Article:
Farmers get $6 million to improve waterways and biodiversity

More than $6 million will be spent on helping farmers improve the health of rivers, wetlands, and habitat biodiversity in Canterbury and Otago, as well as improving long-term land management practices, Agriculture Minister Damien O’Connor says.

Four farmer-led catchment group Jobs for Nature projects have between allocated between $176,000 and $2.3m over the next three years to fund environmental improvement work across dozens of sites in their regions.

That includes $362,000 for a North Otago sustainable land management riparian project, $2.2m for the Tinaku project in Ellesmere and $176,000 for the Pomahaka wetland restoration project.

A further $2.9m will go towards helping about 300 Hurunui farmers work towards improving the health of their land and water through applying farm environment planning and sustainable land management practices.

Jobs for Nature is a $1.245 billion programme, which is part of the Covid-19 recovery package. It manages funding across multiple government agencies to benefit the environment, people and the regions.

The projects will employ 15 to 20 people as well as specialist contractors.

O’Connor said most of the initiatives were being led by established catchment groups with hundreds of farmer members. The work would involve fencing and planting around water bodies, clearing of unsuitable trees, and pest control. Projects also included building a wetland boardwalk, and structures to protect endangered fish from predator species.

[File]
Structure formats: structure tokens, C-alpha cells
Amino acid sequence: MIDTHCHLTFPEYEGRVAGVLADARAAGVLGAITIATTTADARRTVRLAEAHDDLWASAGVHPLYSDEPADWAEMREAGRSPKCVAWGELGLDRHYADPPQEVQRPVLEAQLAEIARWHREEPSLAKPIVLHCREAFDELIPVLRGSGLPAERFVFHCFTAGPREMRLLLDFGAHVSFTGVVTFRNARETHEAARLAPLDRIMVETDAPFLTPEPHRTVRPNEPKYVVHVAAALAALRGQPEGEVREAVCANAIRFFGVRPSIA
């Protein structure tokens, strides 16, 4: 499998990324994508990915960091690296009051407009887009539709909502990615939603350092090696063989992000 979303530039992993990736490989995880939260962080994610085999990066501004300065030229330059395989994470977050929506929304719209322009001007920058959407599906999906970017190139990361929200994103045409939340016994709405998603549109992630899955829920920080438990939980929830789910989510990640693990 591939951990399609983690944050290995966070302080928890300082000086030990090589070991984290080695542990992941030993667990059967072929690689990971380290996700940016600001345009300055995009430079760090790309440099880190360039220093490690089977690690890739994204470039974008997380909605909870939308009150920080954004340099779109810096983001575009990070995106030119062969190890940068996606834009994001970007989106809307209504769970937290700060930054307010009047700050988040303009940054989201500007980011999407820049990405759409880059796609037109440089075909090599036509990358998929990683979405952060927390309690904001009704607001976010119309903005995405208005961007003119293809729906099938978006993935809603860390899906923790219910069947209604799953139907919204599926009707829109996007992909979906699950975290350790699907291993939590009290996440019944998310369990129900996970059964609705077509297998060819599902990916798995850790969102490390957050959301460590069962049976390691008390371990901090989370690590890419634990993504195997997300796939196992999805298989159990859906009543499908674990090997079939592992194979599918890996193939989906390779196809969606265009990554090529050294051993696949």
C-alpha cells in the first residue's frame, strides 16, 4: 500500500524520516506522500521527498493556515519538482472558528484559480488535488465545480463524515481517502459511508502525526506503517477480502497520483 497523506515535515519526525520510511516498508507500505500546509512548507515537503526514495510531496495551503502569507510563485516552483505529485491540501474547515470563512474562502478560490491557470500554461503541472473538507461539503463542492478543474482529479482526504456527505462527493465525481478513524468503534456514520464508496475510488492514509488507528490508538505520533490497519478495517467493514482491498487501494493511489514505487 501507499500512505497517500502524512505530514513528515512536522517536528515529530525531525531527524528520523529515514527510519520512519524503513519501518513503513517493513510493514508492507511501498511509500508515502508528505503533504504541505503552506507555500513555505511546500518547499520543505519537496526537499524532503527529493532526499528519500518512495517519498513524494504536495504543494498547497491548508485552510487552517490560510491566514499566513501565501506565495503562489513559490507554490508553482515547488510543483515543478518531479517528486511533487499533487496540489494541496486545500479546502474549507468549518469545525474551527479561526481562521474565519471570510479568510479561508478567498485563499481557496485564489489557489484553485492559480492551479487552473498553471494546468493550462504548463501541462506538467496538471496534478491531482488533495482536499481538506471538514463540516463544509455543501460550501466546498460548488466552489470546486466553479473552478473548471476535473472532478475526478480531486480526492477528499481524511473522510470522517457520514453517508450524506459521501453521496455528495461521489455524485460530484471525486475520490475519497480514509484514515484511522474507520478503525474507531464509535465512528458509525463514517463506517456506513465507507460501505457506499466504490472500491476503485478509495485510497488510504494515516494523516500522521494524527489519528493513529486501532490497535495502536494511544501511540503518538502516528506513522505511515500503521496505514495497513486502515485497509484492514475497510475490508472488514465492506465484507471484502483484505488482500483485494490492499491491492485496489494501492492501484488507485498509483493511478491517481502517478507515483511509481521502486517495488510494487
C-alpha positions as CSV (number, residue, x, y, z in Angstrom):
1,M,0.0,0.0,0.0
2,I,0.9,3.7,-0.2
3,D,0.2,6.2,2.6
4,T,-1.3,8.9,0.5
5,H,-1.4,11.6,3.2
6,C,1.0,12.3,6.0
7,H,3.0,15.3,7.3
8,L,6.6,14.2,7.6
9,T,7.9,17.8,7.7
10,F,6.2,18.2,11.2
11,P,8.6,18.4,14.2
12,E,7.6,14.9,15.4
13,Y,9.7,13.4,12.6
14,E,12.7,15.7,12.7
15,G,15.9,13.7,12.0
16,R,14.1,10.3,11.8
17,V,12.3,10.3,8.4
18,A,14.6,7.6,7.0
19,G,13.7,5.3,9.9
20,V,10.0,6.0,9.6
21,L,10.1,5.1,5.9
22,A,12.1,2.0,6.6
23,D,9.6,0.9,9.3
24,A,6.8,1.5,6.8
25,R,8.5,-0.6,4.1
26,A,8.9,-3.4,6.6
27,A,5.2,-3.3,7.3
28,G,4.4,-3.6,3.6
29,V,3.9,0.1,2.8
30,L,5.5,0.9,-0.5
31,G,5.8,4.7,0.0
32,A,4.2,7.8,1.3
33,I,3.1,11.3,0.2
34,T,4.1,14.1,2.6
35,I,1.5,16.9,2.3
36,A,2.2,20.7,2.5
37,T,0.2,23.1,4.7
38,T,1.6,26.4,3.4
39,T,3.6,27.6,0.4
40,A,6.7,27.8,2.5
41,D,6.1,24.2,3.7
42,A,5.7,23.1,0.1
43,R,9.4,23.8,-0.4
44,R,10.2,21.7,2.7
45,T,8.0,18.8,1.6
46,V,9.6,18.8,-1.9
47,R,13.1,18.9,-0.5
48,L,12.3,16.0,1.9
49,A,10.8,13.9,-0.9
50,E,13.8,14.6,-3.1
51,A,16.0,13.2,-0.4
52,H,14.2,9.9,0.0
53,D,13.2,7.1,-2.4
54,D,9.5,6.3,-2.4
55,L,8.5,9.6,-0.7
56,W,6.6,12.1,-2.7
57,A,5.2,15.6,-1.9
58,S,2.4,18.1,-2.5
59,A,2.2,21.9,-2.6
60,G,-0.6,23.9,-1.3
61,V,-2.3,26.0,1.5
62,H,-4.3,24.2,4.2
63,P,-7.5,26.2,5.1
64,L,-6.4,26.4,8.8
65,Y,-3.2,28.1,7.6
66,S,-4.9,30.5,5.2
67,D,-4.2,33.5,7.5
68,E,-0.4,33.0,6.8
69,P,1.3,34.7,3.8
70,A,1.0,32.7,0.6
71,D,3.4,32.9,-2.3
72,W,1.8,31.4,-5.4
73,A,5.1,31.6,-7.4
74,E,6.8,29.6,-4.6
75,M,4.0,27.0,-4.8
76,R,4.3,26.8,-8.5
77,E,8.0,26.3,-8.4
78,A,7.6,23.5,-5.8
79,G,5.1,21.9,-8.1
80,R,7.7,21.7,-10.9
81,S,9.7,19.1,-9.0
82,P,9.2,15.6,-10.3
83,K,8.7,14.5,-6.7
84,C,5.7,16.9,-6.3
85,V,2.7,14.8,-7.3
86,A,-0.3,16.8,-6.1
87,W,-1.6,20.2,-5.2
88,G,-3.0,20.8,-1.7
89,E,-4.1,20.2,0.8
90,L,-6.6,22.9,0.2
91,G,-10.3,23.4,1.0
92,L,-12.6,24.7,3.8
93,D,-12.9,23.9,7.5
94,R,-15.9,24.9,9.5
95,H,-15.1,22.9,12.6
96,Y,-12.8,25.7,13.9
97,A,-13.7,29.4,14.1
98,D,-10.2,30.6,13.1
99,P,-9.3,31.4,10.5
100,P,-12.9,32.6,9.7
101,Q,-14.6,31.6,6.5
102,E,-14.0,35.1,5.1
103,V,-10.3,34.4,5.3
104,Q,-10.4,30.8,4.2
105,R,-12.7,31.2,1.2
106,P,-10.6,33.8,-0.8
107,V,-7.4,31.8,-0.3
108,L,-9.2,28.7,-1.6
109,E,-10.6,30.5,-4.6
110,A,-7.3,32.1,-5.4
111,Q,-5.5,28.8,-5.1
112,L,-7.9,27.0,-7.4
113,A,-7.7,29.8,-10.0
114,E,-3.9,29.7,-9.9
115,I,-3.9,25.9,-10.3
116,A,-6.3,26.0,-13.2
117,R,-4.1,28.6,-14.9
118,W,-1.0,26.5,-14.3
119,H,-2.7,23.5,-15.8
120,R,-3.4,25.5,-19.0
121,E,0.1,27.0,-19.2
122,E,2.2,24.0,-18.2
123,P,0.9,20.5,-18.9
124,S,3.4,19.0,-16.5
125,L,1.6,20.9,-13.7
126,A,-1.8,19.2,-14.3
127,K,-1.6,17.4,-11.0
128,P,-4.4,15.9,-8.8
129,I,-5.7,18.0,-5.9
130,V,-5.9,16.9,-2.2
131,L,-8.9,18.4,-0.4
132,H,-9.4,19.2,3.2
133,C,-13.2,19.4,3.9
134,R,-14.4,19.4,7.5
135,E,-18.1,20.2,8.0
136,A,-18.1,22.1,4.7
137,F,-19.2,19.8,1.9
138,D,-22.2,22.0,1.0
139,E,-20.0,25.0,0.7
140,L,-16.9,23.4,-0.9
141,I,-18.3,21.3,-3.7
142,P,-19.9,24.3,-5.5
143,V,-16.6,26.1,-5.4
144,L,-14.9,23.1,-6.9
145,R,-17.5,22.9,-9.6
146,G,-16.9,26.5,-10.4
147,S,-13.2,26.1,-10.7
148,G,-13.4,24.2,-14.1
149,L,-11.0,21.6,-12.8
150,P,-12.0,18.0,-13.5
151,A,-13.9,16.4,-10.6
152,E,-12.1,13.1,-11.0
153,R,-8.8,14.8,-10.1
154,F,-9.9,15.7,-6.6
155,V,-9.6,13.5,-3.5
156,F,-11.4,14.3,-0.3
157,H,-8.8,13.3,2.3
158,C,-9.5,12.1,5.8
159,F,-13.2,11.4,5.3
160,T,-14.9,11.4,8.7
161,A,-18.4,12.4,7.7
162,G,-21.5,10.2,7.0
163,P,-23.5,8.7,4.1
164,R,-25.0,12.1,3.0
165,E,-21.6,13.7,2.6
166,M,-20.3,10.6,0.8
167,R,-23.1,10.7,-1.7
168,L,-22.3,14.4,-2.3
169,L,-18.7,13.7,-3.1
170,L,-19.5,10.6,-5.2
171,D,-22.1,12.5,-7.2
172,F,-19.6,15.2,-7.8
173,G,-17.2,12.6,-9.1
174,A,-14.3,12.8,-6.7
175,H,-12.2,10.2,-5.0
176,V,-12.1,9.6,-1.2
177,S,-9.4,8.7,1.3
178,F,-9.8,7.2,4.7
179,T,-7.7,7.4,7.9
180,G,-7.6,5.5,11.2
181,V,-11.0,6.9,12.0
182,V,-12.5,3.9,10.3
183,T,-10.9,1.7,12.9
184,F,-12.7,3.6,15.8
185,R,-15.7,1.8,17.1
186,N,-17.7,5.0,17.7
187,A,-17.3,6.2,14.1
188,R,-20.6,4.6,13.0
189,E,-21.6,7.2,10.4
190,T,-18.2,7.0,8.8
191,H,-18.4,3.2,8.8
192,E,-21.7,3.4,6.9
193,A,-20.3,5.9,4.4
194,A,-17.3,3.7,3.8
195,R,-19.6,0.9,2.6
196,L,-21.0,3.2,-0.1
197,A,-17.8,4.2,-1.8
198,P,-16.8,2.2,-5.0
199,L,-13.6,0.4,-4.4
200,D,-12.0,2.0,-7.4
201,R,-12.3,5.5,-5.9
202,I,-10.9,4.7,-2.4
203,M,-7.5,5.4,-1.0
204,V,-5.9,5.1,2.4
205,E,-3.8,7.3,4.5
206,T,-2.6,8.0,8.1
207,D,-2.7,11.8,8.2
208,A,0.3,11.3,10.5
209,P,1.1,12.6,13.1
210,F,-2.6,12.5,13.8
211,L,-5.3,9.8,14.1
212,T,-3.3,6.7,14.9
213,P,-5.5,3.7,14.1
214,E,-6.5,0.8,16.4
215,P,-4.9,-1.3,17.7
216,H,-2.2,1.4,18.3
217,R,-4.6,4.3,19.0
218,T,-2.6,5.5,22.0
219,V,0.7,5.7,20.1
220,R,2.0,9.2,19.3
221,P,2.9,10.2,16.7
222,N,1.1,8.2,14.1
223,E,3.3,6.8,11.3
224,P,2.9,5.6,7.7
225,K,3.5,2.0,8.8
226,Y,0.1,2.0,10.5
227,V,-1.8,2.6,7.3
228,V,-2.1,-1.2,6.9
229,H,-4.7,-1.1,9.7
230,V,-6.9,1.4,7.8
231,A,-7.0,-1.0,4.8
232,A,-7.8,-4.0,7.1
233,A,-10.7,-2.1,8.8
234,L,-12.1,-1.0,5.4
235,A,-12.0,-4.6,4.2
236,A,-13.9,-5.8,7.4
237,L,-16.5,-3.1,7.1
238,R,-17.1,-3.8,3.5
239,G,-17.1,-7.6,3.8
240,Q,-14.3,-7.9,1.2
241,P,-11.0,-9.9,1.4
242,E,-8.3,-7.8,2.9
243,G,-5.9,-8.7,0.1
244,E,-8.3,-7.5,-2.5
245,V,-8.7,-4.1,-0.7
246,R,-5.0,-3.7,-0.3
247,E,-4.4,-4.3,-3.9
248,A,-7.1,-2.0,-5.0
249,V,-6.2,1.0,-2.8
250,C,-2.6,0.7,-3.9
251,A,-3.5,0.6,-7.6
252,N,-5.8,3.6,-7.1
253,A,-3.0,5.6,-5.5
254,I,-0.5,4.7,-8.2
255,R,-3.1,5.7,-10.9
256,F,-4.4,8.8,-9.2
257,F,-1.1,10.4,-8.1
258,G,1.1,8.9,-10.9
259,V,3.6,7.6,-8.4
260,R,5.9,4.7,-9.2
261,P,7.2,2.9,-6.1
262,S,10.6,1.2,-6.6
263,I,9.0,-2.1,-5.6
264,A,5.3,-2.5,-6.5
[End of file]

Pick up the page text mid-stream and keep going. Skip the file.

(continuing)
He said the projects would build on work farmers were already doing to nurture their enbironment, and provide jobs.

“Hurunui farmers have had a particularly tough few years, with the 2016 Kaikoura earthquake causing thousands of landslides and significant damage to large areas of land,” O’Connor said.

“This project will help farmers recover and prepare for the future through developing the farm environment plans that will help improve their farms’ productivity and sustainability.”

“Producing food and fibre for the world with strong environmental credentials will create more value for our products, and is a core part of delivering our Fit for a Better World – Accelerating Our Economic Potential roadmap and New Zealand’s economic recovery from Covid-19.

“An important component of all these projects is that they are led by farmers and the community. Farmers working directly with each other through local catchment groups means they can develop and share their knowledge about what works for them and provide a connected network for support and advice.”